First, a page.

From my own perspective, I have been part of the gaming community since I received a Gameboy Color in 1998 and my opinions concerning whether or not my time could be better spent elsewhere have fluctuated quite a bit over the years. In the end, I made peace with the amount of time that I dedicate to playing games by recognizing that videogames are simply another means of engaging a narrative that a team of developers (rather than any singular author) has created. In videogames you have to work within the world that is provided to you, similar to the way in which you are placed within the contexts of a book’s world; however, there is a bit of free will and interactivity that is different than a book or other means of narrative engagement. Anyone who’s played the Elder Scrolls series or an MMO can understand the level of intricate, visual detail and open-endedness made available to the player’s free will, something which isn’t even feasible for book’s narrative structure. The structures / presentation of games and books are simply different—without any value ascription in favor of either—and in light of this realization I have come to consider both as capable of producing remarkable moments and evoking a profound response within their audience.

Response to Question 2
11/03, 10:36 PM - Angela Kim

I think a lot of us are preoccupied with capturing moments, and in turn, we don't fully experience the actual moments. I'm definitely guilty of this, especially with taking pictures. I like to take pictures when I experience or see something exciting or interesting. For example, when I go hiking, I like taking pictures when I reach the peak because the view is so breathtaking. I like taking pictures so I can look back at them, because my memory isn't the best and photos preserve the moments. I also see a lot of people posting pictures of the sky when the sunset is particularly beautiful - I used to do this, but I stopped because I realized that I would actually miss out on seeing the sunset with my own eyes. I would only have seen it mostly through my phone, and photos don't do the actual scenery justice. My photos didn't even turn out great, anyway, so I just eventually stopped taking them.

Instagram is also the root of evil (although I am being both dramatic and a hypocrite by saying this). The photo app is very popular and I personally use it a lot. There are people that post things like art and truly unique and incredible photos, but then there are those (the majority perhaps) that just post picture after picture of food or a mediocre outdoor setting. I think it's great that people like to share their pictures, but I feel like it's basically to just show everyone how great your life is. Why take time to meticulously crop and pick a filter, and think of witty captions and hashtags when you can just live in the moment and enjoy the experience or whatever you are Instagraming? Sometimes I wonder why we care so much - why we are so preoccupied with social media and posting pictures or statuses about our lives. I feel like it's the need to stay connected, like what we talked about in class. We don't like being alone, and we want people to know what we are doing and vice versa. I definitely think social media and technology affect our experiences. It's nice to just soak in the moments with your own eyes. There is just something very unappealing about taking dozens of pictures of that sunrise you have the opportunity to catch, or the family of ducks waddling across the road you come across while driving.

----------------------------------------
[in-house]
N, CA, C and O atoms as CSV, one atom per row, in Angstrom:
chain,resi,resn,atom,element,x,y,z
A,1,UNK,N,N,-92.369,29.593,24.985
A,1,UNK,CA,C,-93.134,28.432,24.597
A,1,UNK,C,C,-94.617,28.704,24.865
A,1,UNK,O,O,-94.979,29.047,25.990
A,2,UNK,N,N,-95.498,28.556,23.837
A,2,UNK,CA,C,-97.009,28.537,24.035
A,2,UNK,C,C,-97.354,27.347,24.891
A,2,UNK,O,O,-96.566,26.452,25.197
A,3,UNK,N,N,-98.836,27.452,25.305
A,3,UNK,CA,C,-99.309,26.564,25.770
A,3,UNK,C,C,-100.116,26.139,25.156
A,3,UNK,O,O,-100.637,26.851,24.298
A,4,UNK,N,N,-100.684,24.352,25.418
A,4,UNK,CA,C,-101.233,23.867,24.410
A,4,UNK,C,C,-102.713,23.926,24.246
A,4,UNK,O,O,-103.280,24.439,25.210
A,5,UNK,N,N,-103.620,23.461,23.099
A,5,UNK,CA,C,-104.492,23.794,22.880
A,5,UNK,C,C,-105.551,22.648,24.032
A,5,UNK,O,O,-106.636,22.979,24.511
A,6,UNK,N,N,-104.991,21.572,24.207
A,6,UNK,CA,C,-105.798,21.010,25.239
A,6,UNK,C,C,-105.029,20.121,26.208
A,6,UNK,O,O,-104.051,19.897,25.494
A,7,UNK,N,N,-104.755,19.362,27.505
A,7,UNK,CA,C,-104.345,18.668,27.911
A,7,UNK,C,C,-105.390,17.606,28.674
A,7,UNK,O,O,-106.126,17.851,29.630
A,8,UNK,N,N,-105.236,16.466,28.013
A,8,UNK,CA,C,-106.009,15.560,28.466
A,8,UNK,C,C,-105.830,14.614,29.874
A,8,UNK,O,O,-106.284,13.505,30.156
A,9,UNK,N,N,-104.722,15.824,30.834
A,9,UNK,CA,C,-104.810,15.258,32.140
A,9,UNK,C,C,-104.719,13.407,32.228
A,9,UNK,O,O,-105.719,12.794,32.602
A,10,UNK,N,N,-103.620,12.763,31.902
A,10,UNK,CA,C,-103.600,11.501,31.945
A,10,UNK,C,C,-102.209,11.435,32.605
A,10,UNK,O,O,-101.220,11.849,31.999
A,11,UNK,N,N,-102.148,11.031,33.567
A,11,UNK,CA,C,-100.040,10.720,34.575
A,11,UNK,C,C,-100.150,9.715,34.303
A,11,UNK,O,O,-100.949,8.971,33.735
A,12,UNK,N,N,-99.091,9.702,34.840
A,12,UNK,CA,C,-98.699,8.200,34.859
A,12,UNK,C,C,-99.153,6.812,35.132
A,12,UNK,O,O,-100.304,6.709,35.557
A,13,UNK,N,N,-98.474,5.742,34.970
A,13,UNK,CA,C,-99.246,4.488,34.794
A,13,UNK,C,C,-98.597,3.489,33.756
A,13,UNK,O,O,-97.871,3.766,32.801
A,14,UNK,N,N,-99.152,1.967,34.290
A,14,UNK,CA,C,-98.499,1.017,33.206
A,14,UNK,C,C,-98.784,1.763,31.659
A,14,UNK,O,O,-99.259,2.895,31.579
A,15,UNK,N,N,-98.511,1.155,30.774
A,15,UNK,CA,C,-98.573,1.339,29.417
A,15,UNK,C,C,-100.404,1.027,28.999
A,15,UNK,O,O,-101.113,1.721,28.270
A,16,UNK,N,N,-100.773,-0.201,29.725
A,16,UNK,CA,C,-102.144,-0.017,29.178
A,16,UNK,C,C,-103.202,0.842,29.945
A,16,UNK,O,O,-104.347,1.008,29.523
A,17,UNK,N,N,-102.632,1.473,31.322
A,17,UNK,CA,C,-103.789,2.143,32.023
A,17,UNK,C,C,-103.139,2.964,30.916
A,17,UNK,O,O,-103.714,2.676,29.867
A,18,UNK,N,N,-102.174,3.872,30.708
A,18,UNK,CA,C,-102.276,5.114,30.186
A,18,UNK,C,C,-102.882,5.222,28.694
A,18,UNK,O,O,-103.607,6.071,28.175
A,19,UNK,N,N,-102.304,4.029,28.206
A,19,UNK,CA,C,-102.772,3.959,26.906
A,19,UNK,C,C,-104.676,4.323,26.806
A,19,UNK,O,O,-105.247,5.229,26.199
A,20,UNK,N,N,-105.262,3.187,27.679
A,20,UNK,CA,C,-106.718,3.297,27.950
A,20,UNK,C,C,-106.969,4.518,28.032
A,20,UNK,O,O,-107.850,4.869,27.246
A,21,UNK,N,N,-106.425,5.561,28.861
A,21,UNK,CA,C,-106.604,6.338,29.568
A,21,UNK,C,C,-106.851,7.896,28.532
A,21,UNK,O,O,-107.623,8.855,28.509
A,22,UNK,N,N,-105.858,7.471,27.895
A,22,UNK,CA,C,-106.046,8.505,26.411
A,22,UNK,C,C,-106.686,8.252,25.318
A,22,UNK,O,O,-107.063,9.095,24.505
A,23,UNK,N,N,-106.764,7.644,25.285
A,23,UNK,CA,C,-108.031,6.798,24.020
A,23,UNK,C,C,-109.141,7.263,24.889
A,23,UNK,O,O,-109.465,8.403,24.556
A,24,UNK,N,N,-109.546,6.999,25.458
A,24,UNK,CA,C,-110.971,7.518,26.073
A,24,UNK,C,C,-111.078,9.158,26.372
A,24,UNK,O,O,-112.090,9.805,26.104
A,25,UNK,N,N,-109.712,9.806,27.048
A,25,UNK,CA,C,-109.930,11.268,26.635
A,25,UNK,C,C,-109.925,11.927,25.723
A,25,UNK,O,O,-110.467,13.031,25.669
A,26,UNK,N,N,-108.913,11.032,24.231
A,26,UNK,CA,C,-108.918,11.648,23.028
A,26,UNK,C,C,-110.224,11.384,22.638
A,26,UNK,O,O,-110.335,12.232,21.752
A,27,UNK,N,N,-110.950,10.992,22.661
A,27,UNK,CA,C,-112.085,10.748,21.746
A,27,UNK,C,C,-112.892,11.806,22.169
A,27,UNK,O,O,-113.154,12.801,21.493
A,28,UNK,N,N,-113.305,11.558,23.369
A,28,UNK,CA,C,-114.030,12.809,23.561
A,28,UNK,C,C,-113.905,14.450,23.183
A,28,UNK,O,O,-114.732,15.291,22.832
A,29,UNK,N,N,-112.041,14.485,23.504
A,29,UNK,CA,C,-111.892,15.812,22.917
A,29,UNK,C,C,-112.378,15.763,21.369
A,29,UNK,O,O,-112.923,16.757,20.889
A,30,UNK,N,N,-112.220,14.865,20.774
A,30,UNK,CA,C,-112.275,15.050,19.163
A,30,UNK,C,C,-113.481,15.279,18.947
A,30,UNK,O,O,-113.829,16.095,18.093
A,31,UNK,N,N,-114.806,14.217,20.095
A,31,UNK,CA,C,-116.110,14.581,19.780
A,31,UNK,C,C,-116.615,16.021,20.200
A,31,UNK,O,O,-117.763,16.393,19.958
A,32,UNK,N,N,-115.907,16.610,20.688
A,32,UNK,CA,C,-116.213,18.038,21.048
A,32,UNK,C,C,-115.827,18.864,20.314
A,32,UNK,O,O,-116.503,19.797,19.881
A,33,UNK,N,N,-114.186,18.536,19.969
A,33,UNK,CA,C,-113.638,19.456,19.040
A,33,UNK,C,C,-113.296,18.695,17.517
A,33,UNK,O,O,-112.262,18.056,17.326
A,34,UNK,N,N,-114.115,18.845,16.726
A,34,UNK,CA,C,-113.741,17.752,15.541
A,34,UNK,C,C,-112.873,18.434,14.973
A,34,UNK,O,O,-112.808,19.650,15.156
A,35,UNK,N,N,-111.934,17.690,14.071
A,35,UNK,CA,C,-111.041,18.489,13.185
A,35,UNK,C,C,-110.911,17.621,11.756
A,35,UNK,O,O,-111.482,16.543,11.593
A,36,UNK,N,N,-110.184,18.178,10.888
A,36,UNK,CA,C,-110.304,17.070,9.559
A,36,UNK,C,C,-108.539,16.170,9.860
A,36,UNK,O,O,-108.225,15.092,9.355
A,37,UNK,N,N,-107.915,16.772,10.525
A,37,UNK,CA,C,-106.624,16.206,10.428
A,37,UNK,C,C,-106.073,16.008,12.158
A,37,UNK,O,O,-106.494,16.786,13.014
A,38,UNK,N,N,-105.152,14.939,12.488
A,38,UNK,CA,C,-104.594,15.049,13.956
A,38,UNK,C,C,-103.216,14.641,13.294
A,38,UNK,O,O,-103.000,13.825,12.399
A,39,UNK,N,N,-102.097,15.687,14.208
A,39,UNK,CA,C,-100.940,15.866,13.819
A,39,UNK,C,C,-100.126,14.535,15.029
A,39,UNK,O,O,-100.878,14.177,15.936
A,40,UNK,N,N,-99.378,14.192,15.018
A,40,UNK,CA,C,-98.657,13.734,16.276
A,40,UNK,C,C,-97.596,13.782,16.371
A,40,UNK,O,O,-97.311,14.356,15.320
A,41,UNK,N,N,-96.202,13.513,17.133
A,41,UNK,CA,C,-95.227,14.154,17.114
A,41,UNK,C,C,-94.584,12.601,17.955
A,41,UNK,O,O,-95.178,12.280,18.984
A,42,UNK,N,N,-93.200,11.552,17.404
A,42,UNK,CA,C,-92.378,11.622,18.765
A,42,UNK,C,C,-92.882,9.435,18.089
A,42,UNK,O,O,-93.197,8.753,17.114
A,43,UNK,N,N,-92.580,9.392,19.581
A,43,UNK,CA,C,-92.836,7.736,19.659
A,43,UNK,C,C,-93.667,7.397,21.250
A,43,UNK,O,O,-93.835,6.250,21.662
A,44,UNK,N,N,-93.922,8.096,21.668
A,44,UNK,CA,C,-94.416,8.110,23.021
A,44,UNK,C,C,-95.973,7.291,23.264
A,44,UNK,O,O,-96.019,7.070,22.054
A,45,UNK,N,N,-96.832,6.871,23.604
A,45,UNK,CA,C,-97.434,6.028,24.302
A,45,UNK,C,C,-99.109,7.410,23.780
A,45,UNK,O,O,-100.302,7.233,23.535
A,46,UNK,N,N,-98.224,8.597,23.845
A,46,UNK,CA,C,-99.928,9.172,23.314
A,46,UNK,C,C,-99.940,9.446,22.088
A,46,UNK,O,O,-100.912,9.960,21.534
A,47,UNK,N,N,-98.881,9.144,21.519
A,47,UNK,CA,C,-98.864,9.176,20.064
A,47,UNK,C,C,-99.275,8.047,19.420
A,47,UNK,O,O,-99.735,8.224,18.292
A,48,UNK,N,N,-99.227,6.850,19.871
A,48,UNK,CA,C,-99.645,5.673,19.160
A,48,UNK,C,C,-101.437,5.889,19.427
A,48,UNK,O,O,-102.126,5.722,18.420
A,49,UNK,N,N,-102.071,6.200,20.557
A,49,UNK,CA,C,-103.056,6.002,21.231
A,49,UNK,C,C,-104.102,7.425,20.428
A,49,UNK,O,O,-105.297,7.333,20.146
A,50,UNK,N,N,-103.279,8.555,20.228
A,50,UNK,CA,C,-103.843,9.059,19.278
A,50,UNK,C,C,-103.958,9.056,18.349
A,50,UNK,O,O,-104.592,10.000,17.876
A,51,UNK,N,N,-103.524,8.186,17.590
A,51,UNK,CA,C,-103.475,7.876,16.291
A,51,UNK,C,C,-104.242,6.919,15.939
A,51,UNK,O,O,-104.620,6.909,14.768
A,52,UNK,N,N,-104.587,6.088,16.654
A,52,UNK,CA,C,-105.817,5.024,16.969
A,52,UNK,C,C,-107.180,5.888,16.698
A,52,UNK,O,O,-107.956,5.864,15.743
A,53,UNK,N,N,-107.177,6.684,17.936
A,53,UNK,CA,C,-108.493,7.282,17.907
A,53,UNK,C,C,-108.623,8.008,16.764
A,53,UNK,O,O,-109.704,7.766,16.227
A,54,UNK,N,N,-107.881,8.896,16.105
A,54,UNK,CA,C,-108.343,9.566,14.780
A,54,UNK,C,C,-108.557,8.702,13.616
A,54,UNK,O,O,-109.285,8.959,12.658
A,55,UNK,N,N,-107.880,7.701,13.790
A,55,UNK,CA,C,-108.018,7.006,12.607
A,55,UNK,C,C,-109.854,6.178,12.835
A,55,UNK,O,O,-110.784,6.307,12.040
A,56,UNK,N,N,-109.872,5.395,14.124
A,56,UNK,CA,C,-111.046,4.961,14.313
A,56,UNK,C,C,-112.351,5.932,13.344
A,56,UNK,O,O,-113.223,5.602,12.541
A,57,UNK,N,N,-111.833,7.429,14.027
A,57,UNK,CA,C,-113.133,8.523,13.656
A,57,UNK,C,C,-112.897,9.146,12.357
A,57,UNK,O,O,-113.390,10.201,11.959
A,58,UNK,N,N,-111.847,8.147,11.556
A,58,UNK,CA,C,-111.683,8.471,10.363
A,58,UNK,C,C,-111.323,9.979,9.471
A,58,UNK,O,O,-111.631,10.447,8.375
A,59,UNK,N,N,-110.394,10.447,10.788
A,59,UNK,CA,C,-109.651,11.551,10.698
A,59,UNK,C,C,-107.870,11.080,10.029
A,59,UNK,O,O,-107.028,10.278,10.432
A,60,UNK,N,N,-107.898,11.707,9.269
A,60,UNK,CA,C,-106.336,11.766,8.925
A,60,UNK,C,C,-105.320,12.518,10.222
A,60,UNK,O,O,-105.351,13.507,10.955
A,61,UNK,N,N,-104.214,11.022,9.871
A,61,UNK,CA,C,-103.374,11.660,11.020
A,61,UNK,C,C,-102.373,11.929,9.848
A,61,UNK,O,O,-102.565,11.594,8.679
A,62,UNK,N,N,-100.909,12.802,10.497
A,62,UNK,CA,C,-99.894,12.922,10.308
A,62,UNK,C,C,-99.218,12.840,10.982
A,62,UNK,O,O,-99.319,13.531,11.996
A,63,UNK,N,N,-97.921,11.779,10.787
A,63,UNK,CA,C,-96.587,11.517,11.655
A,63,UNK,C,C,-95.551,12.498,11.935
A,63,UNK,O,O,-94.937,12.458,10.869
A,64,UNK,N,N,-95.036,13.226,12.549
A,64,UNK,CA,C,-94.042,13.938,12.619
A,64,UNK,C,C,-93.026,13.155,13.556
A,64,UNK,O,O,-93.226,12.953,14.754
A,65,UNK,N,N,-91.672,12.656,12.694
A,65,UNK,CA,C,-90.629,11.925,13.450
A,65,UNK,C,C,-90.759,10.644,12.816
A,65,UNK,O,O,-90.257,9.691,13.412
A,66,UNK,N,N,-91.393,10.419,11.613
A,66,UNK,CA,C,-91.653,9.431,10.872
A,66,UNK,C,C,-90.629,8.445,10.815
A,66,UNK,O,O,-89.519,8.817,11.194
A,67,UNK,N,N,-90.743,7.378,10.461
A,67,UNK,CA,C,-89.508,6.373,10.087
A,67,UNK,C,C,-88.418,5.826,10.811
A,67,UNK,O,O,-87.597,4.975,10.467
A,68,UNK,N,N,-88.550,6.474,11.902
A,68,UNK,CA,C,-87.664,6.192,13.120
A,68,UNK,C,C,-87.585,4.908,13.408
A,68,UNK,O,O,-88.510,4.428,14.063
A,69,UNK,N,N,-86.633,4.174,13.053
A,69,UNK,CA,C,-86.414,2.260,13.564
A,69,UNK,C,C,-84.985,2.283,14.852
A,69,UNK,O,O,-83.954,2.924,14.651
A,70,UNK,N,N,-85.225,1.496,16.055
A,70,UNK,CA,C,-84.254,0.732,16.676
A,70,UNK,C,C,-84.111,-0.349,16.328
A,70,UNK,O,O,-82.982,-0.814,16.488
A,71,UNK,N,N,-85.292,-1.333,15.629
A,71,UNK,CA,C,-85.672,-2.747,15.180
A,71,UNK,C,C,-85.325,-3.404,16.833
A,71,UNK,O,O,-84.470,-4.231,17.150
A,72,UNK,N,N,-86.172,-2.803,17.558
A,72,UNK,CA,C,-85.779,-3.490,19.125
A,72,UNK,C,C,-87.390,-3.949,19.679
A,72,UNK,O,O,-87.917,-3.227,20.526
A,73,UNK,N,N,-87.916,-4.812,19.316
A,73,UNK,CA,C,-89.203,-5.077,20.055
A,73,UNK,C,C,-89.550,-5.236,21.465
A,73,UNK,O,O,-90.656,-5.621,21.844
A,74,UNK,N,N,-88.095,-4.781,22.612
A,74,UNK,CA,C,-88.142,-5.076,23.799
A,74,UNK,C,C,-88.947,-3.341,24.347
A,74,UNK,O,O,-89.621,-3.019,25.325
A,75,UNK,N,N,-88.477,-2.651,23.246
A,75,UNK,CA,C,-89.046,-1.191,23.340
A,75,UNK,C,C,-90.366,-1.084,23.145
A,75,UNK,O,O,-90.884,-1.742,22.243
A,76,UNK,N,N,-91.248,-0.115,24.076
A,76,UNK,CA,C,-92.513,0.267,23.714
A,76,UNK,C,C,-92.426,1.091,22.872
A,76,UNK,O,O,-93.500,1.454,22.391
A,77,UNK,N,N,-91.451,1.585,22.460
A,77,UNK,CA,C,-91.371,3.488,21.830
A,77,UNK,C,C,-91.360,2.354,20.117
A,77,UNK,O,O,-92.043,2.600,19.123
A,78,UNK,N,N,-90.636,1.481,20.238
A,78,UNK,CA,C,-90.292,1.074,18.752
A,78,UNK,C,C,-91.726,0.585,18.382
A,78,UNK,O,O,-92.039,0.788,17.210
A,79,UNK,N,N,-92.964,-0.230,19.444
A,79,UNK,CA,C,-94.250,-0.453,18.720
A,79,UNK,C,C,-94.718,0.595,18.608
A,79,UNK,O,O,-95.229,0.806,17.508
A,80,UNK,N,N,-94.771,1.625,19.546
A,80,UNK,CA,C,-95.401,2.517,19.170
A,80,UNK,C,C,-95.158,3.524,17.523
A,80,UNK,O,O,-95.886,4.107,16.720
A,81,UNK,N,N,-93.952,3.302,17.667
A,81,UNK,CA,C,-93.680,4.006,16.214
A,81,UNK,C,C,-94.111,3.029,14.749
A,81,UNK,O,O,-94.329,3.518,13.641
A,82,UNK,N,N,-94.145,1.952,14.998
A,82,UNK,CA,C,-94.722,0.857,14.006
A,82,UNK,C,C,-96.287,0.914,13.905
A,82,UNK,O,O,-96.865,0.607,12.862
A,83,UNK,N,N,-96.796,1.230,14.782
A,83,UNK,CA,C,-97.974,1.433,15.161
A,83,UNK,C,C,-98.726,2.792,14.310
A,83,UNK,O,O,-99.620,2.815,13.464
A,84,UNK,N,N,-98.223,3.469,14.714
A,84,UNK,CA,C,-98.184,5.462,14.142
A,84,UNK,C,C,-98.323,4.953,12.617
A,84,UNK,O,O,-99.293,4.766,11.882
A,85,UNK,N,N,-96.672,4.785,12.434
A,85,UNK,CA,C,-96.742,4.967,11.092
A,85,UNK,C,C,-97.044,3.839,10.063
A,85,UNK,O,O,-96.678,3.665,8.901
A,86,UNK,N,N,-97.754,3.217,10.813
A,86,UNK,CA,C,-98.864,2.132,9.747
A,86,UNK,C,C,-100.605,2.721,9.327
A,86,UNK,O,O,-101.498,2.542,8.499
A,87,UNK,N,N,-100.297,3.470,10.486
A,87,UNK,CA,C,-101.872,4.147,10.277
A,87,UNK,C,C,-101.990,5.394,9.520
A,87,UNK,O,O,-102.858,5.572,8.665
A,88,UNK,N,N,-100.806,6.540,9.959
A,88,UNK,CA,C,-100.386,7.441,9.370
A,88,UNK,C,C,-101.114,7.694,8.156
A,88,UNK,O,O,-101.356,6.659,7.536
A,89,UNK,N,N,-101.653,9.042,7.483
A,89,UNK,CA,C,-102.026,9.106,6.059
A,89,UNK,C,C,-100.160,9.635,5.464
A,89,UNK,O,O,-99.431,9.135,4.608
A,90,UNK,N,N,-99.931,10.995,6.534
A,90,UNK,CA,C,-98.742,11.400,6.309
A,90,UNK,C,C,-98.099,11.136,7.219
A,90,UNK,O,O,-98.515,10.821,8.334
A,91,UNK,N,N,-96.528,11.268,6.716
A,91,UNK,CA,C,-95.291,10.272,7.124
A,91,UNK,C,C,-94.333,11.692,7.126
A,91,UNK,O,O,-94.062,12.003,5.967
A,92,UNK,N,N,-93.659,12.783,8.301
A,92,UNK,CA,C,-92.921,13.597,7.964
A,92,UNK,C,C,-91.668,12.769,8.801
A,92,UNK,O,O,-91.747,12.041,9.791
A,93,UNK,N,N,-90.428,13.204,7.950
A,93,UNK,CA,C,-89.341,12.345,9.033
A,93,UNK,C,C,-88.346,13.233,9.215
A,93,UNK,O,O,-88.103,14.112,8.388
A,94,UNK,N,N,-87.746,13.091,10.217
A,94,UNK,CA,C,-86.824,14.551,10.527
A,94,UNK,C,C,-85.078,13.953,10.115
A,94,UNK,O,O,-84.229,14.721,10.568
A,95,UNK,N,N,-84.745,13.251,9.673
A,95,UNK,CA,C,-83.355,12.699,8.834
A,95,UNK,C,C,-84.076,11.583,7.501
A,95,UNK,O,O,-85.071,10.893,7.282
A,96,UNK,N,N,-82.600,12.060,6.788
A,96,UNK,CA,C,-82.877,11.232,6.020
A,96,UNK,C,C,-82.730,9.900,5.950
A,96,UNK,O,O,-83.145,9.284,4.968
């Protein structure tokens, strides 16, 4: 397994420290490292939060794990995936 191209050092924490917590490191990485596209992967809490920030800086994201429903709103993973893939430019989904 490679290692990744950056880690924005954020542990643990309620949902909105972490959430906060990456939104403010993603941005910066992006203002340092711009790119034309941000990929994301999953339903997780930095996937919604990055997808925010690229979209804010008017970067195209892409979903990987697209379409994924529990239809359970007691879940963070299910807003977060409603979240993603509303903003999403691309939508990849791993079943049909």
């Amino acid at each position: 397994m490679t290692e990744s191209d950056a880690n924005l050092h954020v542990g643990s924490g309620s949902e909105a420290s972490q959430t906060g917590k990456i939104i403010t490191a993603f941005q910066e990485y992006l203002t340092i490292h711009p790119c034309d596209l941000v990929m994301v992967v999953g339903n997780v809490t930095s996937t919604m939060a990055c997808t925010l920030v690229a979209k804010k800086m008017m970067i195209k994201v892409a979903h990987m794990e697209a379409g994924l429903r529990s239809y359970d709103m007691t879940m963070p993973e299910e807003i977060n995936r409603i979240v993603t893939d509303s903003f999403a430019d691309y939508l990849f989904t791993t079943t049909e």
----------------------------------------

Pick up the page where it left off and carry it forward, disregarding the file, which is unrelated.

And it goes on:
Response to Question 2
11/04, 9:52 AM - Susan Nguyen

I’d like to believe that I spend more of my time living in the current moment than experiencing it through a lens or other forms of technology, but I know this probably isn’t true as I’d like it to be. I don’t use Instagram, but I do really enjoy photography. I don’t typically carry my big fancy camera with me unless I’m planning on going on some photo excursion, in which case I view everything in light of whether I’d like to take a picture of it (would this make a good picture? what angle should I take it from? etc.). But even when I don’t have my camera on me, I notice that as I walk around campus (or wherever) my mind will still notice something and think how it would make a great picture. I’m not sure if this means I’m not fully living in the moment because as I’m experiencing it, I’m also thinking about how I’d like to take a picture of it – in this case, I don’t think so. I’m still experiencing the moment, but I’m also appreciating that what I’m seeing is something I’d personally consider beautiful enough to capture.

I’m still not sure how I feel about Rushkoff’s quote – it certainly sounds true to me, but at the same time how do we judge if the level that we’re engaging with the present moment is “enough” to count as living fully in the moment? While I think that most people probably don’t experience each moment to its fullest potential, this seems highly subjective to me. For example, I usually listen to my headphones as I walk between my classes – this could be seen as taking away from my actual experience by distracting me from the cold, the people around me, etc. or it could be seen as enhancing it because I’m giving myself a soundtrack as I walk outside. Personally, I think it’s a little bit of both, yet for the most part I don’t think I’m missing out on much in those 5 minute walks. But I could definitely be wrong.

Response to Question 5
11/04, 6:00 PM - Augusta Dean

I think I took this statement to mean something more than just that we are more prone to multitasking—that our ideas are more likely to be seen by more people through publishing them digitally. I do think, however, that we have begun to take on more tasks that we attempt to complete simultaneously or all at once in effort to be more efficient, and in the process, get lost in the mix of it all. At this very moment, I have about thirty tabs open in three different browser windows, all of them directly related to school and work. It does become overwhelming at some points to see all of the different articles, assignments, etc. that I have to complete, but I think of them more as lists to check off. Once I have completed one of them, I can close it, lessening the burden a little more each time I complete a task. Maybe I would work better if I only had one tab open at a time, but with my quickly deteriorating memory, it is likely that I would forget half of the things that I was supposed to accomplish.